I recently went on a “Bachelor”-watching binge. Although I don’t like to think of myself as someone who would enjoy the show, I also don’t like to think of myself as someone who would eat chocolate cake out of the garbage or sleep with a stranger while in an alcohol-induced blackout, so clearly what I think isn’t nearly as important as what I do. I may have stopped drinking and binge eating some twenty years ago, but I happily hunkered down with my remote control to indulge in some real escapism.
The first thing I love to hate about this show is the premise—essentially, that it’s possible to find true love on reality television. I mean, doesn’t the idea of one man test-driving twenty-five beautiful women at once sound more like a polyamorous play date than an honest attempt at finding one’s soul mate? But hey, I guess that’s hardly the point. We all know that reality shows are to real life what Pringles are to the potato, and “The Bachelor” is not exactly what I would call soul food. I guess I’m just a hapless—er, hopeless—romantic at heart, who resents myself for still wanting to buy into “The Bachelor”’s premise and believe in the possibility of a happy ending.
I grew up watching shows like “The Dating Game,” where a bachelor would coyly ask three bachelorettes who were hidden from his view naughty questions like, “If you were a shellfish, what kind would you be?” At the end of the show, he would choose one woman, sight unseen, and they’d be whisked off to someplace fabulous like San Diego for a romantic dinner at the Red Lobster. Kind of sweet, right? “The Bachelor,” on the other hand, climaxes with what is essentially a booty call when the women who survived earlier cuts are each invited to go on a sleepover “date” with the bachelor. Each time the lucky couple entered the overnight fantasy suite, oohing and ahhing at the soft-porn-inspired candlelit room strewn with rose petals, all I could think about was how hard it would be to get those crushed rose petal stains out of the carpet the morning after.
The fantasy comes to an abrupt halt when all the final women save one get ceremoniously rejected on national television before being led by the recalcitrant bachelor to a waiting limo, where they’re whisked away, shell-shocked and wondering where they went wrong. The camera closes in on their mascara-streaked faces as they berate themselves. “Was I a bad kisser?” “I knew I should have waxed my upper lip!” “If only I were a blonde, he would have loved me.” One woman was so distraught about being rejected that she left the show in an ambulance after suffering a televised anxiety attack.
This show is so demented, it’s awesome. Who dreamed this stuff up? Mike Fleiss, the second cousin of infamous ex-Hollywood madam Heidi Fleiss, that’s who. At least Heidi didn’t dress up pimping as love. When asked what the screening process for the woman was like, Mike explained, “The women really have to want this. They are given blood tests, psych tests, and most importantly, [they] need to look good in a hot tub.”
I understand why the producers might not want women with high moral fiber—after all, what fun would a slew of puritans be? And what STD-free emotionally stable hottie would want to live on camera, day in and day out, with twenty-four other beautiful babes all sharing the same bathroom—and the same man? So who does want to sign up for this type of public humiliation? I think the producers do a great job of casting (or at least editing them into) needy caricatures of women: I particularly liked the sequence in Season One where a busty babe finally got the elusive bachelor to herself—and spent the whole time talking as fast as she could about how she’d read every self-help book in the world but still couldn’t figure out why she couldn’t make a relationship work. Just in case he was “the one,” however, she had already purchased the eight yards of silk necessary to make her wedding gown. Way to reel him in!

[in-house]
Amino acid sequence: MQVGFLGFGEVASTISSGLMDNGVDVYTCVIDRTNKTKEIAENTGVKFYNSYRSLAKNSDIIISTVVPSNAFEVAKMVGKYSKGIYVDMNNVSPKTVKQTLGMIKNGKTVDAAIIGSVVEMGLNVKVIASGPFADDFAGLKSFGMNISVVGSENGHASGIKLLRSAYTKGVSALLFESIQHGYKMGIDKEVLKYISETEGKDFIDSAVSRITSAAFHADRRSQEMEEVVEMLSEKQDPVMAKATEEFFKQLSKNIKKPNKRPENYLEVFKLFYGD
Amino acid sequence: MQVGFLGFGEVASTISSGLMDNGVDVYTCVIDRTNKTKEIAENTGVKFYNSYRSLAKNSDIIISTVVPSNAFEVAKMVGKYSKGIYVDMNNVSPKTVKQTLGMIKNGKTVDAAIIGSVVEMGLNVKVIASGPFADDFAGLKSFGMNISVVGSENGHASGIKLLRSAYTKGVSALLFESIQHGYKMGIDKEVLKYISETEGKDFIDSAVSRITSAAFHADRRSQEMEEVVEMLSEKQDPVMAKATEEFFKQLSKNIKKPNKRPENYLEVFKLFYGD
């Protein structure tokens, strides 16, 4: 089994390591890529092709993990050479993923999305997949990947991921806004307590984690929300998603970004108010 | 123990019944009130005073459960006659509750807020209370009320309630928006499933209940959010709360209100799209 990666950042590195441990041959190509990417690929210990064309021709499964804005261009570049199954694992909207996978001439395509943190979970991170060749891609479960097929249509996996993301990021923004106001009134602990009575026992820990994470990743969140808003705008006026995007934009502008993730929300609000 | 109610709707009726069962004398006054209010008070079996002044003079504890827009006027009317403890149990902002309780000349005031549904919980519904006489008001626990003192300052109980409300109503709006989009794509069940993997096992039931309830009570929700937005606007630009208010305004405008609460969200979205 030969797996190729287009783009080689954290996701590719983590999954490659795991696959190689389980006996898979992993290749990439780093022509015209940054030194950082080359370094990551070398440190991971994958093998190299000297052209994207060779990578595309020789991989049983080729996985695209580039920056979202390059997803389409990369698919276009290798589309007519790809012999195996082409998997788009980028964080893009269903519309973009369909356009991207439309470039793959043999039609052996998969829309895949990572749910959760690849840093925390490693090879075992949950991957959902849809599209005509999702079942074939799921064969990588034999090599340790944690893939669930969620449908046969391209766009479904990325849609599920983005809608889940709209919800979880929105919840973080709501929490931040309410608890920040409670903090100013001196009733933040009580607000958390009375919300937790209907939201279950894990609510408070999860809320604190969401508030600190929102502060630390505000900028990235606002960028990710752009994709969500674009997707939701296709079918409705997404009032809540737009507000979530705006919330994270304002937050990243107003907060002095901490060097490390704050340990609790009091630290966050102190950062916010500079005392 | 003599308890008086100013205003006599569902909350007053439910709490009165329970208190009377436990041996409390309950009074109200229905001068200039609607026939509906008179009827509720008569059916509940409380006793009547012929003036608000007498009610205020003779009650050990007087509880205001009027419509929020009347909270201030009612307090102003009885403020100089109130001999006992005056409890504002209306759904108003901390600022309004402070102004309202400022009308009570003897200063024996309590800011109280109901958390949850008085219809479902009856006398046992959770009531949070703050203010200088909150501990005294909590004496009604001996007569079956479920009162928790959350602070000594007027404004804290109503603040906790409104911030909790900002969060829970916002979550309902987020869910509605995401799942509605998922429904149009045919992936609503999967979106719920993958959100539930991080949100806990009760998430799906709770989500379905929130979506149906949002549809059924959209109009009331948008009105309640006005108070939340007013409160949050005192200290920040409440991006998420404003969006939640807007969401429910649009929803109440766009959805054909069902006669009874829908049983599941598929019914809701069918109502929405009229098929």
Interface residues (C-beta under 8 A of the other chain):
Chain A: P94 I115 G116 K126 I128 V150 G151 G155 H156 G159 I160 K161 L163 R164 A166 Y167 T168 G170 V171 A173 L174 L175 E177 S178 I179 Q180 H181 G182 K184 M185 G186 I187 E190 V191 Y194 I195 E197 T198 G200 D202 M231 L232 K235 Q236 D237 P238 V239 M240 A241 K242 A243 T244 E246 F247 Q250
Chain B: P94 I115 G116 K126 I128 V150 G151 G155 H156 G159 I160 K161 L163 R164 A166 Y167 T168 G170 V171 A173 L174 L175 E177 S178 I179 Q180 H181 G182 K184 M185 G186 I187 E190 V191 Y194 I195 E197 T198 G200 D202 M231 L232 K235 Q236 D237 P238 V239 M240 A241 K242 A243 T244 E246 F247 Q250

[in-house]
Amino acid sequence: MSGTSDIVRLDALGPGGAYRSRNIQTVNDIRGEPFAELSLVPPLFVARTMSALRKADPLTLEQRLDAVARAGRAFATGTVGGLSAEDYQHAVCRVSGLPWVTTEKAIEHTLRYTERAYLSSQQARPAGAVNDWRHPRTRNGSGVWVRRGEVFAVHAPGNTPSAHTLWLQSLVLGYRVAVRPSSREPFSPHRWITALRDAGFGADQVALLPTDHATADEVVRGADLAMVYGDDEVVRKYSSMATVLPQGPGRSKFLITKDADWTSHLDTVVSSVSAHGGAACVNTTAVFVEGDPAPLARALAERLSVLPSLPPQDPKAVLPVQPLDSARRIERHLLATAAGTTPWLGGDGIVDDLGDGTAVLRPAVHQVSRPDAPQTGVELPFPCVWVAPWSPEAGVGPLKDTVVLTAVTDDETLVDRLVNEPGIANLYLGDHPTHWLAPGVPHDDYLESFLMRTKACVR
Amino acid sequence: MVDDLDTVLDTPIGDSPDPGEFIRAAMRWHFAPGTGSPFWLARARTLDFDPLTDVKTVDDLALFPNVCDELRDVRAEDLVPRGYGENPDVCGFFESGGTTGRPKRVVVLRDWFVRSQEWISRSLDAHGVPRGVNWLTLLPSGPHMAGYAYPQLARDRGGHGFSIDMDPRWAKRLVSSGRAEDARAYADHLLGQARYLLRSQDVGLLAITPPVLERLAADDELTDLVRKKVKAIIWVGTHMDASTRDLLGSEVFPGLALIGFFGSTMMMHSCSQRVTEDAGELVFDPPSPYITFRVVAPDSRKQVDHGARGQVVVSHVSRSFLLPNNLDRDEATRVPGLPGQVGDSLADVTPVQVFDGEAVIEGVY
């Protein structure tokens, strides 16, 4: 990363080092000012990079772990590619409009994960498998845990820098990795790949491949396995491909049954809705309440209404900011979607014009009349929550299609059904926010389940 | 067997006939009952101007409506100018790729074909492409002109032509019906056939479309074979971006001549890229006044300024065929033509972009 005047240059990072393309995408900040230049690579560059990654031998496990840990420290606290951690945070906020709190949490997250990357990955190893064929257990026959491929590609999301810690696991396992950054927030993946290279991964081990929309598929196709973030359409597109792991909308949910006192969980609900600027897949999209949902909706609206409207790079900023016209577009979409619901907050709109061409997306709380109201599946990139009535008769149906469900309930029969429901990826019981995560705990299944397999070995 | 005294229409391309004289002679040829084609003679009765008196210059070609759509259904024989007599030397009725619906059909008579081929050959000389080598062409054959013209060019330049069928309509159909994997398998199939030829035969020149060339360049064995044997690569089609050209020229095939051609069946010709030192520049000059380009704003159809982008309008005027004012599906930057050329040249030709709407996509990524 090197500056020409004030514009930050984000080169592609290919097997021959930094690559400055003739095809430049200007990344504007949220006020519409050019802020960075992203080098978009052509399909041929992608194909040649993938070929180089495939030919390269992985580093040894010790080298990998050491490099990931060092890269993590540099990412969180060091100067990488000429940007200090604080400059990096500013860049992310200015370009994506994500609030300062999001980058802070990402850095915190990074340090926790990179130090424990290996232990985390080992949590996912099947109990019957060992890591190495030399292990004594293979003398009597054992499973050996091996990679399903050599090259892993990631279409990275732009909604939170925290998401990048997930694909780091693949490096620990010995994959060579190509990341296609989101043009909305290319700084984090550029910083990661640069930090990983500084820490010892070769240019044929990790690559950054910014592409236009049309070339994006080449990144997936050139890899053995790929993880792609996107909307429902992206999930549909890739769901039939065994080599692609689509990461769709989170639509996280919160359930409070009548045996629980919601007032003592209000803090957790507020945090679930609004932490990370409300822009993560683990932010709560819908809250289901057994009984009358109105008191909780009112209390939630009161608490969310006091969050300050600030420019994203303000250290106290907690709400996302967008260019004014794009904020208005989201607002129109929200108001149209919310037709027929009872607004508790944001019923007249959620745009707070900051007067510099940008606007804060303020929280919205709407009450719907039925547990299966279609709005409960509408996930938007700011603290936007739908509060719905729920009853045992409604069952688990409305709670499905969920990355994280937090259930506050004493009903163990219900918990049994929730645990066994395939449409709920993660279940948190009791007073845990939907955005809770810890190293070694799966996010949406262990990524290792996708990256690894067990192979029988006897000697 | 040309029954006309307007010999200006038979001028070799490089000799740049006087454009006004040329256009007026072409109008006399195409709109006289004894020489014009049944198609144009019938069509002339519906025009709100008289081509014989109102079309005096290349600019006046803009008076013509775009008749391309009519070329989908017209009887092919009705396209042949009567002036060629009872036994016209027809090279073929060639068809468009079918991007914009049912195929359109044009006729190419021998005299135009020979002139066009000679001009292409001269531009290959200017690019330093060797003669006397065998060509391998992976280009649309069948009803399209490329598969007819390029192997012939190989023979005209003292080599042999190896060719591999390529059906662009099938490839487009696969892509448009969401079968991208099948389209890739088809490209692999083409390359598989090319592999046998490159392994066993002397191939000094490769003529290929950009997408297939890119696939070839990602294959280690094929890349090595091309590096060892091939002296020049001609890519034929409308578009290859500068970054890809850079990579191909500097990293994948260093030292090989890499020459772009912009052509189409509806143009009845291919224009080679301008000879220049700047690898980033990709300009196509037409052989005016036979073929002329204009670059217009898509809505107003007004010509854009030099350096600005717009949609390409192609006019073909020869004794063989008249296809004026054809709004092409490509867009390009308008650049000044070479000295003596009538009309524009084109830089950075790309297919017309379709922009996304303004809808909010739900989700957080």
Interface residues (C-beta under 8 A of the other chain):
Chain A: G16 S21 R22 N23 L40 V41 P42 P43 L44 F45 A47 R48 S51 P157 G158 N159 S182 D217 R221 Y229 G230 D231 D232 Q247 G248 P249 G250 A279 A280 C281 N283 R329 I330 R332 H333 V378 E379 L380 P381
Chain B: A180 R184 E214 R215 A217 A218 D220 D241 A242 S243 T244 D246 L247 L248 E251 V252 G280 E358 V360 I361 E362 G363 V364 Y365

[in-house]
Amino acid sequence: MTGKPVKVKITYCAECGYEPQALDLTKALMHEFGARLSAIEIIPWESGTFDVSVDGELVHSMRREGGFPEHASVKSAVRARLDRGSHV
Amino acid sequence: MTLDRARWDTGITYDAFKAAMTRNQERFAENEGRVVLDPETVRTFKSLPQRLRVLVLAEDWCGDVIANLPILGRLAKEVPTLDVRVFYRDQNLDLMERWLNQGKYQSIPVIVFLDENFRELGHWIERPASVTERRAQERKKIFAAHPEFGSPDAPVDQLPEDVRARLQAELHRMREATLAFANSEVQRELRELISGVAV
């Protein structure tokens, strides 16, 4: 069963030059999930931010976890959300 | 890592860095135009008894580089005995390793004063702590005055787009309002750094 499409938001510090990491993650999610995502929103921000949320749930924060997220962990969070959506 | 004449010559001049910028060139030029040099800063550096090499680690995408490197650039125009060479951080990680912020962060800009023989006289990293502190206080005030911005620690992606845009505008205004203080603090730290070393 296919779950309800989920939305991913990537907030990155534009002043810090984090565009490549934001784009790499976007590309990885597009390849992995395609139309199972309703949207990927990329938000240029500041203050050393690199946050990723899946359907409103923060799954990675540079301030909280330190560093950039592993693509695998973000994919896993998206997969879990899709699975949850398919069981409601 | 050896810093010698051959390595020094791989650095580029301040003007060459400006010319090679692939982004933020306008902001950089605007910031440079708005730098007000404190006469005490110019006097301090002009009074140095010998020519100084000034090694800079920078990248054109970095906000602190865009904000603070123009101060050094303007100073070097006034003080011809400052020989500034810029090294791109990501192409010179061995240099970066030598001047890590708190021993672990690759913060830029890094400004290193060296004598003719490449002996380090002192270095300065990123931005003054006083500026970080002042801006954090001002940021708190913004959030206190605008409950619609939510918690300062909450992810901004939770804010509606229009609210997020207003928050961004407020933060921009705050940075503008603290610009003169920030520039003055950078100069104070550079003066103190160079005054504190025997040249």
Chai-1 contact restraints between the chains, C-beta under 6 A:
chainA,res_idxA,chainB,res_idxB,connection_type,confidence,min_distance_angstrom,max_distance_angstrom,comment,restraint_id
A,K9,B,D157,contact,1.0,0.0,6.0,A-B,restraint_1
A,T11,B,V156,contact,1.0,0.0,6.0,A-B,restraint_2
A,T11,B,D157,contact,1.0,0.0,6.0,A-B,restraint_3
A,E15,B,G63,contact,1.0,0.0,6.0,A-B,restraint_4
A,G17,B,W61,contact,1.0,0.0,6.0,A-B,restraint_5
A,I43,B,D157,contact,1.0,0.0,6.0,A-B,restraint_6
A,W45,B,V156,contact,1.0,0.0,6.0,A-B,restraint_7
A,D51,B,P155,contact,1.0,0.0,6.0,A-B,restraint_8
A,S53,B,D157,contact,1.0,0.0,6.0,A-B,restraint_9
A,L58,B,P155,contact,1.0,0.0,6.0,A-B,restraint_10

And where do they find the guys? Supposedly, they search the country for the most eligible bachelors—successful and good-looking, but most important, ready to settle down. This got me thinking: Isn’t a bachelor by definition a man committed to being single? According to Wikipedia, the term is often “restricted to men who do not have and are not actively seeking a spouse or other personal partner.” Unless, of course, he is a “confirmed bachelor,” and then he is simply gay.
The men aren’t looking for fame or fortune; they’re looking for true love. Well, except for Season One’s Alex, who auditioned for “The Bachelor” only after he failed to make it onto “Survivor.” And then there was Season Five’s Jesse, the New York Giants quarterback who was paid six figures to appear on the show and left the playing field (after playing the field) for a career in media shortly thereafter. And let’s not forget bachelor Bob from Season Four, who ended up getting sued by the show for using his “Bachelor” status to promote his “music.” When his singing career didn’t quite pan out, he kept the dating theme alive by hosting “Cooking to Get Lucky” (mDialog) and “Date My House” (TLC).
After thirteen seasons, none of the bachelors has married his reality TV sweetheart, but some appear to have found love as a result of their newfound fame. Andy (Season Ten) hooked up with the former Mrs. Trump, Marla Maples (reality TV is such a small world!), Matt (“The Bachelor: London Calling”) became engaged to his publicist Sarah; and good old bachelor Bob ended up marrying a soap opera actress who hosted some kind of “After-the-Bachelor” special.